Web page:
Other Articles you Might Like
Liked it? Take a second to support on Patreon!


  1. Hands down, my favorite was always the Three Bops. It was a three little pigs story all in jazz. The wolf wanted to play in the band but he was a “square.” One of the greatest cartoons ever.

  2. I’m sorry, but The Cat Concerto sucks. It’s not funny, and was a rushed rip-off of the far superior Rabbit Rhapsody.

  3. an oldie but goodie “I got a gal that’s an Eskimo” from a “chilly Willy” short p.s the “f.c.c song” from “family guy” is tops!!!!

  4. Terry Bigham on

    Warners Bros. also spoofed “Blue Danube” and “Tales of the Vienna Woods” in their earlier toon “A Corny Concerto”, hosted by Elmer Fudd.

  5. There is also “The Rabbit of Seville”, a Bugs and Fudd parody of the Rossini opera. Like “What’s Opera, Doc”, it was voted one of the top 5o cartoons.

  6. You missed the best ones from The Simpsons! No mention at all of the Monorail song, Burns’ “See My Vest” or the one sung by the Stonecutters.

    • what about the time Bart replaced music for the organist for In The Garden of Eden? too funny!! everyone loves Iron Butterfly that is older than thirty!! lol

  7. Pretty good list, but the sponge bob one is just a cover of Twisted Sister’s I wanna Rock. A pretty lazy one at that imo.

    • Agreed. That one should be replaced by the theme song from Spider-man, which is every bit the timeless classic as Scooby-doo.

  8. ha ha Metalocalypse. I love their songs “Duncan Hills Coffee Jingle” “Mermaider” and “Fan Song”.

    Oh, and as for South Park, I would include a song or two from their movie, but since this is a tv show list I’ll make an acception. lol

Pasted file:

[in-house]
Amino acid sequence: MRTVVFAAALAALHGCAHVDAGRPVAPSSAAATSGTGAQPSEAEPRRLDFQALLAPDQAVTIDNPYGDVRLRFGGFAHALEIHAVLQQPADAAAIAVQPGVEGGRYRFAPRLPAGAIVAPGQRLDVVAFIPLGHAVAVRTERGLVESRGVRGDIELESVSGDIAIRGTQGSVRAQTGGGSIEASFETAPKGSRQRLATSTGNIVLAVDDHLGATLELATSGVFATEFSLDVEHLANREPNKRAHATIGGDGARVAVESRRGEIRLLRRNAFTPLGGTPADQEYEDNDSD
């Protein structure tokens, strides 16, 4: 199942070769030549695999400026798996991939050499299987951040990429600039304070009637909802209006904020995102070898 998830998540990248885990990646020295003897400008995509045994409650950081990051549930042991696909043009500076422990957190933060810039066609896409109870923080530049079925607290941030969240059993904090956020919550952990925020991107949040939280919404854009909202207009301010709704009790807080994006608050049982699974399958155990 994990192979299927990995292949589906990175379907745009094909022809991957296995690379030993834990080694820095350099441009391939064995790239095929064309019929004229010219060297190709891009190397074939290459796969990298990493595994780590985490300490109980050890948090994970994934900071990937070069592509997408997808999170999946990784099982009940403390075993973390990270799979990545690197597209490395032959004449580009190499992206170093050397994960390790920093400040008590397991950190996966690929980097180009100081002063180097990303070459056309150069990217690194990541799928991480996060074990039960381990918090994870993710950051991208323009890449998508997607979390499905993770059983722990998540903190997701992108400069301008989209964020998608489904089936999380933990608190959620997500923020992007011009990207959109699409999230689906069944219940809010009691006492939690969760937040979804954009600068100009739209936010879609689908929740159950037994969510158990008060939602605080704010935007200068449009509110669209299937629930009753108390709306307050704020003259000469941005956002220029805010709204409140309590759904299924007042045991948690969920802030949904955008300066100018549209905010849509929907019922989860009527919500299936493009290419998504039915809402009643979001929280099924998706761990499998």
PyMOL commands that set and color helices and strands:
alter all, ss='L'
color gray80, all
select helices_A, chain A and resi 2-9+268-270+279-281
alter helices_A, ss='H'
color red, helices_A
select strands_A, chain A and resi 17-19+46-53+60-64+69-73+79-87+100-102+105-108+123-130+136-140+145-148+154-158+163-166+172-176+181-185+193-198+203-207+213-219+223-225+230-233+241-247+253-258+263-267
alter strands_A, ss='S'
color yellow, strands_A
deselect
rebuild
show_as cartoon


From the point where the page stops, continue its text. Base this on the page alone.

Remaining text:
9. very entertaining list..was happy to see South Park and Family Guy represented because they often have musical numbers in their episodes…i get that Tom and Jerry songat 10..but my personal favorite from that cartoon, and forgive me if i don’t get the song right, but “Is You Is, Or Is You Ain’t My Baby” will always stick out in my mind as I’ve only seen it a few times and it’s my favorite short of the series.

    • Is You Is Or Is you Ain’t My Baby is awesome, but my favorite is the Magical Maestro by Tex Avery. It’s a banned cartoon now due to some heavy (but hilarious) racism. #3 just proves that metal really isn’t that hard to do, given it takes most of its influence from R&B and European classical music.

      • Yes, Is you is… is awesome. I expected to see it here. I actually watched it right before I opened the list. I’m gonna have to disagree with you on metal though. Brendon Small is an extremely talented musician and cartoonist. You’re pigeon-holing Metal. It’s a diverse genre. I’m not even a super fan but I do know that there are many kinds of metal. Some are influenced by classical music. R&B? Any American music can be traced back to early “black” music. If you think you can replicate that song I’d love to hear it though.

        A fan of all music.

        • I’m assuming you’re the troll you’re referring to. Poe’s Law makes things a little tricky sometimes.

        • It’s banned as in “you’ll never see it broadcast, uncut on any network show during morning, afternoon or prime time hours”. You might see it uncut on Cartoon Network or Boomerang, but only late at night after Adult Swim or Late Night Black & White.

          When I was a kid WPIX out of NYC and the local NBC affiliate would show the cartoons, but with all racist scenes completely removed. It was obvious something had been cut from the cartoon but as kids we never knew what it was for sure.

          As for YouTube, nothing is banned except for hardcore pornography and anything a copyright holder demands be taken down.